Employers’ associations

Employers’ associations, either in the form of inter-sectoral confederations or sectoral organizations, play a leading role in the development and implementation of Quality Apprenticeship training systems.

They have the following roles and responsibilities:

  • Engaging in social dialogue and actively participating in policy-making regarding Quality Apprenticeships, particularly at the sectoral level through sector skills councils;
  • Building confidence and trust among stakeholders;
  • Providing advice to policy-makers and assisting member enterprises;
  • Informing and encouraging enterprises to offer Quality Apprenticeship positions;
  • Where appropriate, incorporating Quality Apprenticeships into the agenda of collective bargaining and collective agreements;
  • Supporting the design, implementation, monitoring and evaluation of Quality Apprenticeship programmes;
  • Contributing to the development of occupational competency and qualification standards;
  • Participating in assessment certification procedures;
  • Providing training for enterprises so that they can deliver quality on-the-job training.

Employers’ associations and trade unions come together in many countries, often in the context of sector skills councils, as mentioned in Chapters 5 and 9.  In France ‘consultative professional committees’, which are composed of representatives of employers’ associations, trade unions and the public authorities, have an important role to play within each sector (box 27).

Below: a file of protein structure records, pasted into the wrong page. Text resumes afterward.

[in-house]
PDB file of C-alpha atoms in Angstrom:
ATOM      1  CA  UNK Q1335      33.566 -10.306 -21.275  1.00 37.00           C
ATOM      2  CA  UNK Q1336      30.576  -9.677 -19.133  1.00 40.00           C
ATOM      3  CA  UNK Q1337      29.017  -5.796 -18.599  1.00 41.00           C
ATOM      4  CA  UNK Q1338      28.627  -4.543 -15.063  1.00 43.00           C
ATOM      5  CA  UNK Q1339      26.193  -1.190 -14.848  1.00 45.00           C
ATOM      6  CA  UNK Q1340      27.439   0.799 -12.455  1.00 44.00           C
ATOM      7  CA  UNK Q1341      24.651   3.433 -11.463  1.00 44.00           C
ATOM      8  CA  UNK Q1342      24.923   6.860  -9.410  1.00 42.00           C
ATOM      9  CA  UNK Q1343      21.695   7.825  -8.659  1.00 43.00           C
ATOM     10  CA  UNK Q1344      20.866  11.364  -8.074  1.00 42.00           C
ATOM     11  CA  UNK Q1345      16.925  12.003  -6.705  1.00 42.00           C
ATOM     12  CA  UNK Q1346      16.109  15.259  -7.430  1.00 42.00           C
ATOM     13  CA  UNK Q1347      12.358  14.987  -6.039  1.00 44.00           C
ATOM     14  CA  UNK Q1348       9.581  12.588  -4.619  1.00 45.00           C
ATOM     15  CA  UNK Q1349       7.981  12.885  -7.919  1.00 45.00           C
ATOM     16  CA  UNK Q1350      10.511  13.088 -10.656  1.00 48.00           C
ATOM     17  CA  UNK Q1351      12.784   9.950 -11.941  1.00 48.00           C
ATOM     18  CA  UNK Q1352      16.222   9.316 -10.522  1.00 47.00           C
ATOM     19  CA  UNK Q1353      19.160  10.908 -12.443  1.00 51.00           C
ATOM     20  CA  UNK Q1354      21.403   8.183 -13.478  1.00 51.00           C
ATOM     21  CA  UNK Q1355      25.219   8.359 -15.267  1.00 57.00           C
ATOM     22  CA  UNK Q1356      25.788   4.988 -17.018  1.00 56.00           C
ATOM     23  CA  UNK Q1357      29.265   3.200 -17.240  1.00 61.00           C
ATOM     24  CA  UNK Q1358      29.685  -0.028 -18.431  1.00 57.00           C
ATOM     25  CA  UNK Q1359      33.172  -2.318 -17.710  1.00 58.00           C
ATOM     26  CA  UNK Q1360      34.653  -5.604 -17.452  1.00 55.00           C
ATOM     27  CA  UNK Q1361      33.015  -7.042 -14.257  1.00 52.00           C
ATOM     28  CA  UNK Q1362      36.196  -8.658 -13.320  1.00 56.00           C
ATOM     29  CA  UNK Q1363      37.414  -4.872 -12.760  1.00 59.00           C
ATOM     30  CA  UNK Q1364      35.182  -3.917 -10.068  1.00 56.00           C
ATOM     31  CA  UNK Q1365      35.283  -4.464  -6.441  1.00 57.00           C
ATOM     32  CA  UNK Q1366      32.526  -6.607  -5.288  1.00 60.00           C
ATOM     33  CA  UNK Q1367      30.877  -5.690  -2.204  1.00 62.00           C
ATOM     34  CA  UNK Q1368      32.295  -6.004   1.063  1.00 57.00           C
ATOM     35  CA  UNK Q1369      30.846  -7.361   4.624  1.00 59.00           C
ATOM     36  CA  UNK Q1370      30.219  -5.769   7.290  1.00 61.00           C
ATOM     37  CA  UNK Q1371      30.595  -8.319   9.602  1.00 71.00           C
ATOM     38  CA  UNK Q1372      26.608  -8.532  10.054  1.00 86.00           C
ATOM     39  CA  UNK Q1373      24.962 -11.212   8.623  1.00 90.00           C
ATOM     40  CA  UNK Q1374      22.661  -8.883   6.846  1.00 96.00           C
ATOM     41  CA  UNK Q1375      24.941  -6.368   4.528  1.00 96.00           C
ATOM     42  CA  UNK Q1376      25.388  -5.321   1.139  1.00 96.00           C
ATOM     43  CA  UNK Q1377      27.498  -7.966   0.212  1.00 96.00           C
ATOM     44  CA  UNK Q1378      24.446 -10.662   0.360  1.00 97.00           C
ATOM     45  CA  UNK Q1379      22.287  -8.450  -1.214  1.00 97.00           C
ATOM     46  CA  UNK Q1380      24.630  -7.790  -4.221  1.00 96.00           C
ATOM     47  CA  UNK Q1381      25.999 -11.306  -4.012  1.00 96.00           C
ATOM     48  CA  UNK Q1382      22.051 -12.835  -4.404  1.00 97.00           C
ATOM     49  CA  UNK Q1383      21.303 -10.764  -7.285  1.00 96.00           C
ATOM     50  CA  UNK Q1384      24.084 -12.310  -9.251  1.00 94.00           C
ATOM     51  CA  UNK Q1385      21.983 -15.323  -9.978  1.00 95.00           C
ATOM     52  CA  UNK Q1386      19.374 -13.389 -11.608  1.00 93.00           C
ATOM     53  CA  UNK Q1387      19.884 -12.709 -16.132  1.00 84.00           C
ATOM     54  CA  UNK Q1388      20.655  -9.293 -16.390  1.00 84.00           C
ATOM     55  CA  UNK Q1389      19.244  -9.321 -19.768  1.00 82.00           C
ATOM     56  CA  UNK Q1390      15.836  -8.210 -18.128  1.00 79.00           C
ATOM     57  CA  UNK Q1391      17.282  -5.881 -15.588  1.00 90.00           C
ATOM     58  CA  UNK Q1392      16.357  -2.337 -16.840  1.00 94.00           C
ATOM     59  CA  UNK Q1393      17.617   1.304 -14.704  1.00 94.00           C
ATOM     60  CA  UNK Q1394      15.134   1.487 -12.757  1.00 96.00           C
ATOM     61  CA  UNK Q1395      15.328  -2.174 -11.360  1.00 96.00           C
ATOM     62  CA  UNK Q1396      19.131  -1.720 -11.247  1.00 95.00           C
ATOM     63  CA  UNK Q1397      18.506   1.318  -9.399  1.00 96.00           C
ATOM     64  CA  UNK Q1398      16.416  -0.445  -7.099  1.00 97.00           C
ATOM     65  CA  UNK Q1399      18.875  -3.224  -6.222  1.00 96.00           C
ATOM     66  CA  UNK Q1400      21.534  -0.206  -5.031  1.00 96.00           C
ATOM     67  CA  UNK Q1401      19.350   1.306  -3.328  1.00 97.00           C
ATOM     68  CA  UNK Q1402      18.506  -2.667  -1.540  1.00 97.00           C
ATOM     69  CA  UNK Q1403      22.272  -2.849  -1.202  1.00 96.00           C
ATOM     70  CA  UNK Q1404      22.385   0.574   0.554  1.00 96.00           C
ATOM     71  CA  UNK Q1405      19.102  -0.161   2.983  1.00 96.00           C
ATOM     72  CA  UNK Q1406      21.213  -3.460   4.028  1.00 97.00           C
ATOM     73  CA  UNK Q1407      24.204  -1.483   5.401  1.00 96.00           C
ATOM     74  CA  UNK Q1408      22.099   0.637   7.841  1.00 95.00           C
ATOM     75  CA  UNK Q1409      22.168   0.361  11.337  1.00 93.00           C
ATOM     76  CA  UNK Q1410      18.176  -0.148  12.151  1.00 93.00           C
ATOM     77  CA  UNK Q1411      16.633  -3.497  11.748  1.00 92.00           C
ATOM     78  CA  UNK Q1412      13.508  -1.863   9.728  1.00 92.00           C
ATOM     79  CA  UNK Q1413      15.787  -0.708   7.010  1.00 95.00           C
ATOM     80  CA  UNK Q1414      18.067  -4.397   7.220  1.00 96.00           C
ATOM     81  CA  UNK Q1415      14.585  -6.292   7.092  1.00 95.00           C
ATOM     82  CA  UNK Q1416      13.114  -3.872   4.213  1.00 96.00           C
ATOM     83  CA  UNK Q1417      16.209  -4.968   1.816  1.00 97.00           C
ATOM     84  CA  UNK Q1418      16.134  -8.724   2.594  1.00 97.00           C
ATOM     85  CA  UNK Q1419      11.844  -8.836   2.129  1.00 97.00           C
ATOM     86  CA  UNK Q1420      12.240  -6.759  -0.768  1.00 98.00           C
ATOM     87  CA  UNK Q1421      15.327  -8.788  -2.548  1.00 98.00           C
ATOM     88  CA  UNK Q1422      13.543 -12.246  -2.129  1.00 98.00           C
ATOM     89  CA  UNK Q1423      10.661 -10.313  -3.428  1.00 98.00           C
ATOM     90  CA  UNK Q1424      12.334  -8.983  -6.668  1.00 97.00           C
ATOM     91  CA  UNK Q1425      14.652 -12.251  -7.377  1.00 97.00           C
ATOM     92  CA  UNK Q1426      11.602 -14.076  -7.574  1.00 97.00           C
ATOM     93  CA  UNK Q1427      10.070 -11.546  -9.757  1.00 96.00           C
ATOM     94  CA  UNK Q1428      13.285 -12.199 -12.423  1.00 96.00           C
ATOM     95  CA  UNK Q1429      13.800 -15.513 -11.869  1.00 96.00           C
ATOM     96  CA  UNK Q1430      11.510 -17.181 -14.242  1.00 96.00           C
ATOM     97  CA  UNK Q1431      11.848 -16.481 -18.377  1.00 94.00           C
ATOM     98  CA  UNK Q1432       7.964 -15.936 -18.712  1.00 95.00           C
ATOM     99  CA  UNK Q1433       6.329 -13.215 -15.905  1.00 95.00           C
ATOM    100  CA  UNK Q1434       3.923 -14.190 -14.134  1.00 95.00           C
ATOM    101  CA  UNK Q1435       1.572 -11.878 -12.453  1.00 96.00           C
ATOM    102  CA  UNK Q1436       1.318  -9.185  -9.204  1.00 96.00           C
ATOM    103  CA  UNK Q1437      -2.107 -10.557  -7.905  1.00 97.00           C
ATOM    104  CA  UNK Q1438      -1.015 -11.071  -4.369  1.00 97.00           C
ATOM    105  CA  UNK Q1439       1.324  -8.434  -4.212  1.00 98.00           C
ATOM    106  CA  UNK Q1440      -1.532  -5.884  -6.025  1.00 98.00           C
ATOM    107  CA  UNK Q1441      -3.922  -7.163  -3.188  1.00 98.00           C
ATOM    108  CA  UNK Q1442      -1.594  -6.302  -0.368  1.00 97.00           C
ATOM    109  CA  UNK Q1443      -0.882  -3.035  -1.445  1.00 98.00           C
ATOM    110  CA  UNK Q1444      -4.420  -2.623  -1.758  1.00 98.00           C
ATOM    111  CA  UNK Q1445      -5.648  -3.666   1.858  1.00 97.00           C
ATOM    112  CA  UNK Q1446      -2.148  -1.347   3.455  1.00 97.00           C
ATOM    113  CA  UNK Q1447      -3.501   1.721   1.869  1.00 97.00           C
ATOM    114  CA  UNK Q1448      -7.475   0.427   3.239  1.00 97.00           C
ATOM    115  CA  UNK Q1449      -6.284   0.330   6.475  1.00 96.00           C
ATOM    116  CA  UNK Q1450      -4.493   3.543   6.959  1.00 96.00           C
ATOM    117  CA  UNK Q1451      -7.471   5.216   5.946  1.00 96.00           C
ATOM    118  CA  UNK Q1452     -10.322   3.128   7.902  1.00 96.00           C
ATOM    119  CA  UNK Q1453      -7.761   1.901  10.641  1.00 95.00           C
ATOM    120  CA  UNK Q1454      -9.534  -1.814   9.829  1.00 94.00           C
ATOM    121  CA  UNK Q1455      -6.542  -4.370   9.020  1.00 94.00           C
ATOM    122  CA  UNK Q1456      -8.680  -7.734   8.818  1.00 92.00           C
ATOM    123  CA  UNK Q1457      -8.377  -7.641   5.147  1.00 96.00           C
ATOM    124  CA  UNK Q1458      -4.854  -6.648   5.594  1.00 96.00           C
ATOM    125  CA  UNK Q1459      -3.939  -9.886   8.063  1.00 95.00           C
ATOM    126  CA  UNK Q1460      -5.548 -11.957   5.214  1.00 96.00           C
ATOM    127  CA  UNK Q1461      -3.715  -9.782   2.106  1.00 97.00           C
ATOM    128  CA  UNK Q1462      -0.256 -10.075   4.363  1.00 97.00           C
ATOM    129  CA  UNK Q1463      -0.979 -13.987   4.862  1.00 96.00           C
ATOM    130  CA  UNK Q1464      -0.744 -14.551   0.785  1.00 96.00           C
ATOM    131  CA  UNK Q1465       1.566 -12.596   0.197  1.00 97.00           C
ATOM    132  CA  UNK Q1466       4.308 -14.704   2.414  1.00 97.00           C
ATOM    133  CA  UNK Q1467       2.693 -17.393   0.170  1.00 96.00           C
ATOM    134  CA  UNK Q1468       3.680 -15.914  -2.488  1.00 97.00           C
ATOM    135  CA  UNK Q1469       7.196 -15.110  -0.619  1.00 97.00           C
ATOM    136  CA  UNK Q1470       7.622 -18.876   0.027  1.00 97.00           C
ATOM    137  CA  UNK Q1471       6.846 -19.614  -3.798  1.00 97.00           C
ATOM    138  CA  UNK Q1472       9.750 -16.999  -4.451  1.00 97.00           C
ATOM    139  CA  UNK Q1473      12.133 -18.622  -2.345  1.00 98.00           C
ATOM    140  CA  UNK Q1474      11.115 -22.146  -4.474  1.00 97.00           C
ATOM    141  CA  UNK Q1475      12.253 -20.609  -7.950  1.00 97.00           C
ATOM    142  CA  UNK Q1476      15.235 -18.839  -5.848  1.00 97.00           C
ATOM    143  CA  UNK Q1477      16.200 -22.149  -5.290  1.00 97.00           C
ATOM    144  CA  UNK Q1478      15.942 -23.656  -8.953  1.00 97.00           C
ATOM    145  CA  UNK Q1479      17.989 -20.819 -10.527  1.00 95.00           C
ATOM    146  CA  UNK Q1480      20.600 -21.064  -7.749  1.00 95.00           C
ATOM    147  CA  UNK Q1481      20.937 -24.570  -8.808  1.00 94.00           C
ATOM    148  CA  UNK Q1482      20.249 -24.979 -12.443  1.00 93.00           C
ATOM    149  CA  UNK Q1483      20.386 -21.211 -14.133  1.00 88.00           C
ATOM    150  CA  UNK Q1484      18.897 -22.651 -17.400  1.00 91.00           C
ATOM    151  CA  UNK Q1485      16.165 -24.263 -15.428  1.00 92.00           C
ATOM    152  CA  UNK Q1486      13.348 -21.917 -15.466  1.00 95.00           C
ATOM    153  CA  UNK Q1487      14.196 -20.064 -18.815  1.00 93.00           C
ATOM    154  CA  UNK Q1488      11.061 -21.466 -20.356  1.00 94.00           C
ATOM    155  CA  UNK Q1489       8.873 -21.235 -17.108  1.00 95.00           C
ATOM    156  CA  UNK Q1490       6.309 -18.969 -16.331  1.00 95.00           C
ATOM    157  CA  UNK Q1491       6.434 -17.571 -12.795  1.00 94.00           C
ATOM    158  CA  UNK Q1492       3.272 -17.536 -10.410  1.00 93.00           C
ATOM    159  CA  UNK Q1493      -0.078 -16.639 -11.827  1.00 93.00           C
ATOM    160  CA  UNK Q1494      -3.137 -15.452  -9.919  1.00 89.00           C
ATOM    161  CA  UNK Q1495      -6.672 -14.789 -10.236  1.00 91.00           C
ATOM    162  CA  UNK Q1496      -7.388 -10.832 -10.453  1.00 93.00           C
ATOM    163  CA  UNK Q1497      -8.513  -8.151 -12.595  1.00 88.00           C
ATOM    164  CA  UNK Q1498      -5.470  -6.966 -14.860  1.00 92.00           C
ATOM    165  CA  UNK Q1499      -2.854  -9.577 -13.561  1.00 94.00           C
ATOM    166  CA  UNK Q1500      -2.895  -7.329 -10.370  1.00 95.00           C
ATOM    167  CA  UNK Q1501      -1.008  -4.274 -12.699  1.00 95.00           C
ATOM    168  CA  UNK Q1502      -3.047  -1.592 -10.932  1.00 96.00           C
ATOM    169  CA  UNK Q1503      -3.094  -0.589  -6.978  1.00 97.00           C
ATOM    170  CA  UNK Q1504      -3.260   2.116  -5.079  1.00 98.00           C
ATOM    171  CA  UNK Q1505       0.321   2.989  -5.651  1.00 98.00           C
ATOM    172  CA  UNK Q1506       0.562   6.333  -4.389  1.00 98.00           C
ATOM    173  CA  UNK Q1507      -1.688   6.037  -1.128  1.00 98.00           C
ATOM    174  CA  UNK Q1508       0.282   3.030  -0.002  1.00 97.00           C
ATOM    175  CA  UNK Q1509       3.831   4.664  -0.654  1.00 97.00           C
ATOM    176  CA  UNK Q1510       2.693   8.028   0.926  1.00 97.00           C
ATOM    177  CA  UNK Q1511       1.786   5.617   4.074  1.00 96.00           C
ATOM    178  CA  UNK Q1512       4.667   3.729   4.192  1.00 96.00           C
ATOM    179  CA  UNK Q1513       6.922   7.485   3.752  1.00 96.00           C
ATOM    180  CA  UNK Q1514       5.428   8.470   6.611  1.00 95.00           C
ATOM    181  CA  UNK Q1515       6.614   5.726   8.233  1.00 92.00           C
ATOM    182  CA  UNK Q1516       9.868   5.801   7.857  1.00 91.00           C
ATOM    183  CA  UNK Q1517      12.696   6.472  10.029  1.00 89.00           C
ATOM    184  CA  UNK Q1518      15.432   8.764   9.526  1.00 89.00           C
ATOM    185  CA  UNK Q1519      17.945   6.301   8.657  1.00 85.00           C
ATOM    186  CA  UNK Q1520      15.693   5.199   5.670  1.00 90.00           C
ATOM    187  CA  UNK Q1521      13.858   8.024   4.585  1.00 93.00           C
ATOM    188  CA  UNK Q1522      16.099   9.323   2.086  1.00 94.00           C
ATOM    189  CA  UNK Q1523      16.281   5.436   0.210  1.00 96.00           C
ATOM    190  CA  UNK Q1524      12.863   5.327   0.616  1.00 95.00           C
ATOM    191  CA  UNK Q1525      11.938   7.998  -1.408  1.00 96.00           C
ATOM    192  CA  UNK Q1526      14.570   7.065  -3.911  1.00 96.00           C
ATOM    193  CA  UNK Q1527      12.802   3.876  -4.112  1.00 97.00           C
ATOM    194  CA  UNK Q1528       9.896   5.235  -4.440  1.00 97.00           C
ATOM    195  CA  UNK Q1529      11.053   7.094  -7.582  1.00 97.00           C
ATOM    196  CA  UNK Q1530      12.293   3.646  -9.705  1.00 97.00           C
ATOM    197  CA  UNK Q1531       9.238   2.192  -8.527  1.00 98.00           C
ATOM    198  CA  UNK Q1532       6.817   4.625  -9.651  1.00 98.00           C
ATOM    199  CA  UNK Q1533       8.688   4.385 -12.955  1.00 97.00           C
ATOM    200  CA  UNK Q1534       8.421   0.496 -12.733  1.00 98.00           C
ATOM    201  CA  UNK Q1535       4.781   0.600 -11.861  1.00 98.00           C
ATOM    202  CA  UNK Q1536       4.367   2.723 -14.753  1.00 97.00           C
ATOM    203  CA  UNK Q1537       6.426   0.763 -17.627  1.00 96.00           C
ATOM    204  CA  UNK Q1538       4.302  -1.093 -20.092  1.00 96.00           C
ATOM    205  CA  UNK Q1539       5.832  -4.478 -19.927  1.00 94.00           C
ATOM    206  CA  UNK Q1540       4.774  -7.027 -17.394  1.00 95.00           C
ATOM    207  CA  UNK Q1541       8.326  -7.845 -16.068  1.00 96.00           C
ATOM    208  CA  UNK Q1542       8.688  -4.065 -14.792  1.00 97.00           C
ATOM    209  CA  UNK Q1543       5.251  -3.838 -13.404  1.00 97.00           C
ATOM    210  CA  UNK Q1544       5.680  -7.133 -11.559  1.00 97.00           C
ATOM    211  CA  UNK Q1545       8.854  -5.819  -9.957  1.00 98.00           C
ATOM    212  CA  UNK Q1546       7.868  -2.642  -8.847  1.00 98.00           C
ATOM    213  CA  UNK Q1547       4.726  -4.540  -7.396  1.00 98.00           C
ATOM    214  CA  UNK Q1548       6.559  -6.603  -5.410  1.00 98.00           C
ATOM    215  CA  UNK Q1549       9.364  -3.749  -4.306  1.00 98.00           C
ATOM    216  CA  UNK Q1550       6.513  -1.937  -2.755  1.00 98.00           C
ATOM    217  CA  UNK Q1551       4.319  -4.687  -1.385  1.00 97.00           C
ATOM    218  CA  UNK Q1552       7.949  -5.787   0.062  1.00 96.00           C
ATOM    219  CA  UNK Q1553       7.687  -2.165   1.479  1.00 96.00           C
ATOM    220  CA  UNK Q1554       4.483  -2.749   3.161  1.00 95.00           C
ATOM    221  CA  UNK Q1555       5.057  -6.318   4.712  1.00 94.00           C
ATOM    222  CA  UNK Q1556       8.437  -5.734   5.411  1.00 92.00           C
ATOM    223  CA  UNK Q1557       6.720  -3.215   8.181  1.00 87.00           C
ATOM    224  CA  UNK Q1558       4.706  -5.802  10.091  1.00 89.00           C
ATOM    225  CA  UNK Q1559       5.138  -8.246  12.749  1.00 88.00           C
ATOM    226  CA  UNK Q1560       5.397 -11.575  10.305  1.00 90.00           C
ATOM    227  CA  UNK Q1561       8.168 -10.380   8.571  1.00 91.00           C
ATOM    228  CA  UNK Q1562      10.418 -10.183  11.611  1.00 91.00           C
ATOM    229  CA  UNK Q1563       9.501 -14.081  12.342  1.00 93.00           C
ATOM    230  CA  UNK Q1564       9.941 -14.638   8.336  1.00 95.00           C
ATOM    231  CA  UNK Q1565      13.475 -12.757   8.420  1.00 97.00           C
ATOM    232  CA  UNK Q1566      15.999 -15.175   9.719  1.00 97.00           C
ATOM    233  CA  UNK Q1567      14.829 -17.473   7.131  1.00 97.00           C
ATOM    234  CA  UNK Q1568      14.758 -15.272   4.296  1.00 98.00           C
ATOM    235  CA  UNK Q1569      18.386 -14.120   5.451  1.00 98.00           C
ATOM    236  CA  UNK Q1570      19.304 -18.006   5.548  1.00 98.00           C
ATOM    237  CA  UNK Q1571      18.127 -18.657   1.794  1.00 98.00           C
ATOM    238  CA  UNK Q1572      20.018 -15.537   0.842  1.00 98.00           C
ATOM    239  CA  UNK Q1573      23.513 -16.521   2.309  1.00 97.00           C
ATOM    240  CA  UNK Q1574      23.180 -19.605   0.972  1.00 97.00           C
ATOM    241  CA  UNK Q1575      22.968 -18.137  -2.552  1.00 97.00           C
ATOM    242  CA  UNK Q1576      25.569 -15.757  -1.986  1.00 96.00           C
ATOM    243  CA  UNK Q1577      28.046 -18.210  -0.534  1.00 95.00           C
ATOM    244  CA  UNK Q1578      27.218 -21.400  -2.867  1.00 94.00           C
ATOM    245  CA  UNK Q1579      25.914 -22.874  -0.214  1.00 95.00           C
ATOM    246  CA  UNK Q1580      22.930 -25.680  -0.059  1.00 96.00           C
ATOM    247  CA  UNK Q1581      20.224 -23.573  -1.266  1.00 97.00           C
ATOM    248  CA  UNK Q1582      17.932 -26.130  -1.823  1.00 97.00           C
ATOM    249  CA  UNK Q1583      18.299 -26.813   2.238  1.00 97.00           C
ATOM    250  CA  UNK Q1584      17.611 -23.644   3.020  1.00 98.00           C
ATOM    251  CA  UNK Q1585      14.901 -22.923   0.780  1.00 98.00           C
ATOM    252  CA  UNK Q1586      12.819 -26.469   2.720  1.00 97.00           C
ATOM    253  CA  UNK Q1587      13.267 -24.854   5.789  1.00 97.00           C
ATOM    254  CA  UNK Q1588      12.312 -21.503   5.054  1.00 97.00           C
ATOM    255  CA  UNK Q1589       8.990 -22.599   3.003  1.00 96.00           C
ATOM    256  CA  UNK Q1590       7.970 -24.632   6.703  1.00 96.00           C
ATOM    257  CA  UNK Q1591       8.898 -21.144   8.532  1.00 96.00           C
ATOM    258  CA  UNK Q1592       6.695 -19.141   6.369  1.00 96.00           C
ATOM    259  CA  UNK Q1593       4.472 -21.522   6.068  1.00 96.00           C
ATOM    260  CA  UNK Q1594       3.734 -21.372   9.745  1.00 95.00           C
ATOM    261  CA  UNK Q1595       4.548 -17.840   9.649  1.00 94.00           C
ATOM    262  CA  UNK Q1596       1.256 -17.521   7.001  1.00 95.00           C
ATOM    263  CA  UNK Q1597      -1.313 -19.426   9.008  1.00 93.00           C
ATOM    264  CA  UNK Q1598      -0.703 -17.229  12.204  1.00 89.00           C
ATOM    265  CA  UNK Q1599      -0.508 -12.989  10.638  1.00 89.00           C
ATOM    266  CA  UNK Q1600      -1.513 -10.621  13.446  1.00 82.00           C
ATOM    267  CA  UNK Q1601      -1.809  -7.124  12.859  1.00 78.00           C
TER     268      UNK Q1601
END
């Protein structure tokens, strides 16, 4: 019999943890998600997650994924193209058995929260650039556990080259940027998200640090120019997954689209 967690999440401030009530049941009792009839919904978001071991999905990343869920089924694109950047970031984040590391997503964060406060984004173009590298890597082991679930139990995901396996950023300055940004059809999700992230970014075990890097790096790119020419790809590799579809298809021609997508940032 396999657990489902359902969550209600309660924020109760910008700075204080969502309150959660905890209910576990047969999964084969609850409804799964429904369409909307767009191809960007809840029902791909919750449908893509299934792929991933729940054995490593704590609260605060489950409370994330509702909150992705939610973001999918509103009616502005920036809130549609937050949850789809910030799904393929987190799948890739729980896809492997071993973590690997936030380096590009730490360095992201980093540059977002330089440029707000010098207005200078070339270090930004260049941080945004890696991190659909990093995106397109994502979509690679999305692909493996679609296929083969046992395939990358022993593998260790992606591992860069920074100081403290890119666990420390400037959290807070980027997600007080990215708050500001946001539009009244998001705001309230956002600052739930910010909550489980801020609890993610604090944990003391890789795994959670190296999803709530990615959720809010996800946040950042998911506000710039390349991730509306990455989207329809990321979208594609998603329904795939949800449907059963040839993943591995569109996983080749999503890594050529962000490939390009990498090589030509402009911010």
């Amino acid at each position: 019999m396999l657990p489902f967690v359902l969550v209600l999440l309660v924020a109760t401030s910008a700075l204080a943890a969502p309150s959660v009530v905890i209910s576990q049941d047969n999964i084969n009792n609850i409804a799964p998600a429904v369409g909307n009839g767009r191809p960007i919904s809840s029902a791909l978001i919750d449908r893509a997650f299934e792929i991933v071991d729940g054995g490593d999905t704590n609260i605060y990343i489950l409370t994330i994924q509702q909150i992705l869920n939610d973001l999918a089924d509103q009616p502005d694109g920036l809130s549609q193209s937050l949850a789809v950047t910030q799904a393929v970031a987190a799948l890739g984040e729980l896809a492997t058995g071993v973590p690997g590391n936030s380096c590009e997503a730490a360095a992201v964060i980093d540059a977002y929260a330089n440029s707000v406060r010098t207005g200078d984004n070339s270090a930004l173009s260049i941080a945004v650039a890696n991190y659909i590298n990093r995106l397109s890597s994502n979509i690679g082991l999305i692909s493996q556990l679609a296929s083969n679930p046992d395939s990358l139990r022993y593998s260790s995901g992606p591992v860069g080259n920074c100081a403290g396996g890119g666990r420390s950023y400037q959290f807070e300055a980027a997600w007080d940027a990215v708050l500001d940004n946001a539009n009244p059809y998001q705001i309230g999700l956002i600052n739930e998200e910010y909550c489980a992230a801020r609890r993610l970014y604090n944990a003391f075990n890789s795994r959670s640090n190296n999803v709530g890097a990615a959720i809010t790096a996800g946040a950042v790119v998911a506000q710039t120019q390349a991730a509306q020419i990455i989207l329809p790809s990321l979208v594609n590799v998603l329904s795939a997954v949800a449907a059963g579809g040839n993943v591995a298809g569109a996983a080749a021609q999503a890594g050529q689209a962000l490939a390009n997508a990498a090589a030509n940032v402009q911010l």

Box 9: Advisory Professional Committees - France

 ‘Advisory professional committees’ advise on:

  • Qualification needs in the light of the development of occupations
  • The content of vocational qualifications
  • The positioning of National Education Qualifications in vocational qualifications frameworks.

Their role provides for the registration of vocational qualifications within the National Register of Professional Qualifications (RNCP).

There are 14 advisory vocational committees, organized by major professional sectors. Each has 40 members in four institutions: employers’ associations; trade unions, public authorities and qualified personalities.  A representative of the employers’ associations and a representative of the trade unions take it in turns to assume the presidency and the vice-chairmanship of each committee (Eduscol, 2012).